The CMS GEMs are the first GEM chambers with such a large size (an area of about 0.5 m^2) and the largest GEM system ever installed. A first batch of 144 chambers was installed during Long Shutdown 2 on the first disk of the two endcaps. These chambers will contribute to data-taking from Run-3 of the LHC. Additionally, two more disks of GEM chambers will be installed in each endcap during 2024-2026, before Phase-2 of the LHC.…

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Muon Drift Tubes

Muon Drift Tubes lucas

The drift tube (DT) system measures and identifies muon tracks in the barrel part of the detector. Each 4cm-wide tube contains a stretched wire within a gas volume. When a muon or any charged particle passes through the volume, it knocks electrons off the atoms of the gas. These electrons “drift” towards the anode following the electric field, ending up at the positively-charged wire where they are amplified and produce a measurable charge pulse. Each unit or “superlayer” contains four layers of staggered drift cells.

By registering the time taken by the electrons to reach the wire, and since the drift velocity along the cell is a rather constant value, we can identify the exact crossing point of the muon along the cell. Each superlayer provides 4 points in 2D for the muons position.

Sketch of the Drift Tube cell

The sizes of DT chambers range from  2m x 2.5m to 4m x 2.5m, approximately. Each chamber consists of 8 or 12 aluminium layers, arranged in two or three superlayers, each up with up to 90 tubes: the middle superlayer measures the coordinate along the direction parallel to the beam and the two outside superlayers measure the perpendicular coordinate, thus providing a combined 3D measurement of the muon track.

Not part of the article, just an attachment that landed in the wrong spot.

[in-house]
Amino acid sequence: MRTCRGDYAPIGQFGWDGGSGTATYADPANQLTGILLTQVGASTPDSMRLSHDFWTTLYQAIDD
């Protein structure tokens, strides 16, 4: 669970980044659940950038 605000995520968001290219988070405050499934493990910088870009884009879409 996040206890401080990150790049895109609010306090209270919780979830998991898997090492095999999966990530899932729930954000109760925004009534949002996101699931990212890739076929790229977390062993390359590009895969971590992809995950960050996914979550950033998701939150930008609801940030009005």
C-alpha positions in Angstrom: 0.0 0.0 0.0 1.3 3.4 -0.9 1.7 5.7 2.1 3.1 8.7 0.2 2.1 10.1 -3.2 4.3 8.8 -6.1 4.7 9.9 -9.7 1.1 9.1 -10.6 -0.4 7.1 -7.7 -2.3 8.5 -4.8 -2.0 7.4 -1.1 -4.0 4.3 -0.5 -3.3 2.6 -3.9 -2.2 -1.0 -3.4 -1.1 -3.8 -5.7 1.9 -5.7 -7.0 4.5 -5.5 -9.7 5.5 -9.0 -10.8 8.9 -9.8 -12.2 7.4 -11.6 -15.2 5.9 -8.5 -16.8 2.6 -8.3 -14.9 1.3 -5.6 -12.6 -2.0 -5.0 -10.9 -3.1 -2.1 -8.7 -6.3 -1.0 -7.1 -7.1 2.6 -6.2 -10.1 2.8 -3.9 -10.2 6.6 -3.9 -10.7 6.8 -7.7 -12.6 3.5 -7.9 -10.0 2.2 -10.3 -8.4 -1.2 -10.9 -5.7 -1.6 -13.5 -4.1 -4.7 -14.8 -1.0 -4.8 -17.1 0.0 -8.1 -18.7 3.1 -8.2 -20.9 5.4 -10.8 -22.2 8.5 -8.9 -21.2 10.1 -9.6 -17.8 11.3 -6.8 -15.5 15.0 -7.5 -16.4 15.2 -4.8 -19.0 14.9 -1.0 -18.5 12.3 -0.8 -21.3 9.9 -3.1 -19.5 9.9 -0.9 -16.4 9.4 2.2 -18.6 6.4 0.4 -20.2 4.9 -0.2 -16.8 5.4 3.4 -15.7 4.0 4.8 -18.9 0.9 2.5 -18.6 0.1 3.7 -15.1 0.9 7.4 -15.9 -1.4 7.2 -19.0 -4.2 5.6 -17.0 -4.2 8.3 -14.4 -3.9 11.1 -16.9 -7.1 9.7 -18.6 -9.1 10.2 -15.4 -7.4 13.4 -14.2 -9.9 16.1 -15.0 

Visit the link for Drift Tubes (DTs) updates: 


Resistive Plate Chambers

Resistive Plate Chambers lucas

Resistive Plate Chambers (RPCs) are fast gaseous detectors that provide a muon trigger system parallel to those of the DTs and CSCs.
RPCs consist of two parallel plates, a positively-charged anode and a negatively-charged cathode, both made of a very high resistivity plastic material and separated by a thin gas volume.

RPC layers

When a muon passes through the chamber, electrons are knocked out of the atoms of the gas. These electrons in turn hit other atoms causing an avalanche of electrons. The electrodes are transparent to the signal (the electrons), which are instead picked up by external metallic strips after a small but precise time delay. The pattern of hit strips gives a quick measure of the muon's momentum, which is then used by the trigger to make immediate decisions about whether the data are worth keeping. RPCs combine a good spatial resolution with a time resolution of just one nanosecond (one billionth of a second).